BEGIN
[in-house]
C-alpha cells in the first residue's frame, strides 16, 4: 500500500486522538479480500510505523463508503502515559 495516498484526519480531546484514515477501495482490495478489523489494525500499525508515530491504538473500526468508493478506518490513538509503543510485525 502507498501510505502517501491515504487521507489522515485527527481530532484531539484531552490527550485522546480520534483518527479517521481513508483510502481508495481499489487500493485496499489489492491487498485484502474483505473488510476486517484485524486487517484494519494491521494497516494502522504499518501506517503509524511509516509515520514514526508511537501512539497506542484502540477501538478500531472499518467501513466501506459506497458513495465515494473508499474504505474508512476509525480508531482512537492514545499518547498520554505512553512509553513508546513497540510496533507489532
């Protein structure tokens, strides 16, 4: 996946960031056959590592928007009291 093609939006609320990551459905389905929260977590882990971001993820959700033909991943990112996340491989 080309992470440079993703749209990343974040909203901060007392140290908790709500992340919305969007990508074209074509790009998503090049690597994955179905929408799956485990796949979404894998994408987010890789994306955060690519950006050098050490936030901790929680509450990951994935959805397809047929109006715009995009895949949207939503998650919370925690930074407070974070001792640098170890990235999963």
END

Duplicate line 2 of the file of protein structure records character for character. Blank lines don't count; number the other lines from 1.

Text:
C-alpha cells in the first residue's frame, strides 16, 4: 500500500486522538479480500510505523463508503502515559 495516498484526519480531546484514515477501495482490495478489523489494525500499525508515530491504538473500526468508493478506518490513538509503543510485525 502507498501510505502517501491515504487521507489522515485527527481530532484531539484531552490527550485522546480520534483518527479517521481513508483510502481508495481499489487500493485496499489489492491487498485484502474483505473488510476486517484485524486487517484494519494491521494497516494502522504499518501506517503509524511509516509515520514514526508511537501512539497506542484502540477501538478500531472499518467501513466501506459506497458513495465515494473508499474504505474508512476509525480508531482512537492514545499518547498520554505512553512509553513508546513497540510496533507489532